"Very good. If I may. Are you an American politician? Am I to look at you as an American politician or a reporter? This is what the American officials are claiming," Ahmadinejad replied. "If they accuse us 1,000 times, the truth will not change."
"Are you saying that it is not the policy of this government to send weapons into Iraq? Sir, forgive me, you're smiling, but this is a very serious matter to America," Pelley said.
"Well, it's serious for us as well. I daresay it's serious for everyone," Ahmadinejad told Pelley. "It seems to me it's laughable for someone to turn a blind eye to the truth and accuse others. It doesn't help. And the reason that I'm smiling, again, it's because that the picture is so clear. But American officials refuse to see it."
Asked if he could very simply and directly say that Iran is not sending weapons to Iraq, Ahmadinejad said, "We don't need to do that. We are very much opposed to war and insecurity…"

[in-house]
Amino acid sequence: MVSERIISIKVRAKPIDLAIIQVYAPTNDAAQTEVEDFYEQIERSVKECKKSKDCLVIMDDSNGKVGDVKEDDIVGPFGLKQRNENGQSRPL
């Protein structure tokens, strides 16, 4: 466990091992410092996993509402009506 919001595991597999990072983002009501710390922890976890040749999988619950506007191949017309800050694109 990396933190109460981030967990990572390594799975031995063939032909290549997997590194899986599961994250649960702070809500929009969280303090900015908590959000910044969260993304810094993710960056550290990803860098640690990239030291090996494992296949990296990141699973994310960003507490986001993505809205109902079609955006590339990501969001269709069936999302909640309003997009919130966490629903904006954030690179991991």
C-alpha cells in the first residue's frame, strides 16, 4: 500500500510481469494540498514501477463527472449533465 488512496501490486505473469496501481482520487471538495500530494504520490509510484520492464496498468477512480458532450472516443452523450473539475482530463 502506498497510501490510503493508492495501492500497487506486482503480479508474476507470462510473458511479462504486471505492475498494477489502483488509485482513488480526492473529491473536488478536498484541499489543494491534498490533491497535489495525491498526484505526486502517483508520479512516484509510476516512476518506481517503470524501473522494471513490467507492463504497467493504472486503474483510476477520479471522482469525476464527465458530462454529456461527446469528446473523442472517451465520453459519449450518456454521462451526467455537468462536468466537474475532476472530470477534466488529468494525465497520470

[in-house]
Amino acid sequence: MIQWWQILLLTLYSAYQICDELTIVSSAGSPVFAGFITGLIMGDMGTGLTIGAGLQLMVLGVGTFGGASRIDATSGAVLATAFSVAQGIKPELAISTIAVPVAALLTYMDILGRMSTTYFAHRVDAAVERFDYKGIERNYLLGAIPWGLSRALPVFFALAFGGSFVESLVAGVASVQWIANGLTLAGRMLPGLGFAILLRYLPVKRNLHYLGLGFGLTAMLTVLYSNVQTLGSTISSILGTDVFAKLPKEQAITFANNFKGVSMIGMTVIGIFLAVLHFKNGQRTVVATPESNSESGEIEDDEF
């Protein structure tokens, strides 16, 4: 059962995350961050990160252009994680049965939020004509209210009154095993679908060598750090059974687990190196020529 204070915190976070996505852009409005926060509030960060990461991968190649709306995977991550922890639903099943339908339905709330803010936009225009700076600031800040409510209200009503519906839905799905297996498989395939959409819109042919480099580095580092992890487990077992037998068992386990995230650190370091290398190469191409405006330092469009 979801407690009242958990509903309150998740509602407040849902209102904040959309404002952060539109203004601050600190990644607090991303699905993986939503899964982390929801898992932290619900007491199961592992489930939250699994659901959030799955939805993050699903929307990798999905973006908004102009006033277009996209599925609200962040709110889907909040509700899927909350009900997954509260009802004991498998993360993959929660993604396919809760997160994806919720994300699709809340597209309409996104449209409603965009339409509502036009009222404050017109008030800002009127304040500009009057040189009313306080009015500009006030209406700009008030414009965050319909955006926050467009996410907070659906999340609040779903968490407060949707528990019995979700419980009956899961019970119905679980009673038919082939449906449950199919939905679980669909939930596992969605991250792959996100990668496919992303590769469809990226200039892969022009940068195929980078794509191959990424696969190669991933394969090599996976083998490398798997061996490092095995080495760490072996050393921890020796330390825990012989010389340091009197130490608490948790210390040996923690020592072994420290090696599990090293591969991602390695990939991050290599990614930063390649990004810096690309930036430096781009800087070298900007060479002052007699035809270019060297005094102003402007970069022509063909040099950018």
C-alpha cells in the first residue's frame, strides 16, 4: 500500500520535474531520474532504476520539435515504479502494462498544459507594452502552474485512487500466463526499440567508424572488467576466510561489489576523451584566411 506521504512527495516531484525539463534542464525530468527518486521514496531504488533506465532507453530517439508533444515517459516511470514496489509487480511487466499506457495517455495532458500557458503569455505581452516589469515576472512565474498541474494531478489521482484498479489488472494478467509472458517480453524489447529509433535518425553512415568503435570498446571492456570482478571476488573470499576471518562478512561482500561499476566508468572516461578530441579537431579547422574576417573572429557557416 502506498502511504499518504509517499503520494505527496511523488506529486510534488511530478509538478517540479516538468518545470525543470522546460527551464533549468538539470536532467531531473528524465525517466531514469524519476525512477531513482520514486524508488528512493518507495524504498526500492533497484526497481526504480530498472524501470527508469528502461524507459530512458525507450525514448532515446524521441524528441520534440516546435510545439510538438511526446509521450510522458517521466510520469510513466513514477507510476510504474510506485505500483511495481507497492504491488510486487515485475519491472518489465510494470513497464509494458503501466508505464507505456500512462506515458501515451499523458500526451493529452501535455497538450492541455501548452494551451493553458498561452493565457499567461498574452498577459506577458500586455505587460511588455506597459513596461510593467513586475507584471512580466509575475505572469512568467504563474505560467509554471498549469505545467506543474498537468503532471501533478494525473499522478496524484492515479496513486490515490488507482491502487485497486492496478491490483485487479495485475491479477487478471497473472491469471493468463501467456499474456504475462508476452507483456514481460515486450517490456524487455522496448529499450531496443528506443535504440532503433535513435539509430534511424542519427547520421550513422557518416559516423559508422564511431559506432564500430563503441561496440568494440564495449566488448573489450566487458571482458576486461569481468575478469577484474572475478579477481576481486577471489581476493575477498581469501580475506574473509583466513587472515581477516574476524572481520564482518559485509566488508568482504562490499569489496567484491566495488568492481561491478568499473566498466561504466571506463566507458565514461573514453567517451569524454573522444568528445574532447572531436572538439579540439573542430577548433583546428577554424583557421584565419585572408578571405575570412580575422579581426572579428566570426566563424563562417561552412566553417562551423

"Is that a 'No,' sir?" Pelley asked.
"…by Iraq. It's very clear the situation. The insecurity in Iraq is detrimental to our interests," Ahmadinejad said.
President Ahmadinejad is 50, with a wife and three grown kids. He's the son of a blacksmith, said to be very religious and incorruptible. He was elected two years ago largely by rural and poor voters. Back in the 1980's, during Iraq's ruinous invasion of Iran, he was reportedly an elite Army intelligence officer in the war with Saddam Hussein.
"Mr. President, you must have rejoiced more than anyone when Saddam Hussein fell. You owe President Bush. This is one of the best things that's ever happened to your country," Pelley said.
"Once the dictator was toppled, many people were happy," Ahmadinejad agreed. "But the American government did not appropriately use this golden opportunity. They should have left the Iraqi people to go their own way and to determine their own fate."
But the issue that threatens war between Iran and the U.S. is Iran's determination to keep enriching uranium, even though the United Nations Security Council demands that it stop. Ahmadinejad claims Iran only wants nuclear energy but the Bush administration says he's pursuing a bomb. The International Atomic Energy Agency -- the IAEA -- is trying to resolve the dispute.
In the past, Ahmadinejad has said Iran has 3,000 centrifuges in a line producing highly-enriched uranium. Does Iran have more now?
"No. Our plan and program is very transparent. We are under the supervision of the Agency. Everything is on the table," Ahmadinejad said. "We have nothing to hide."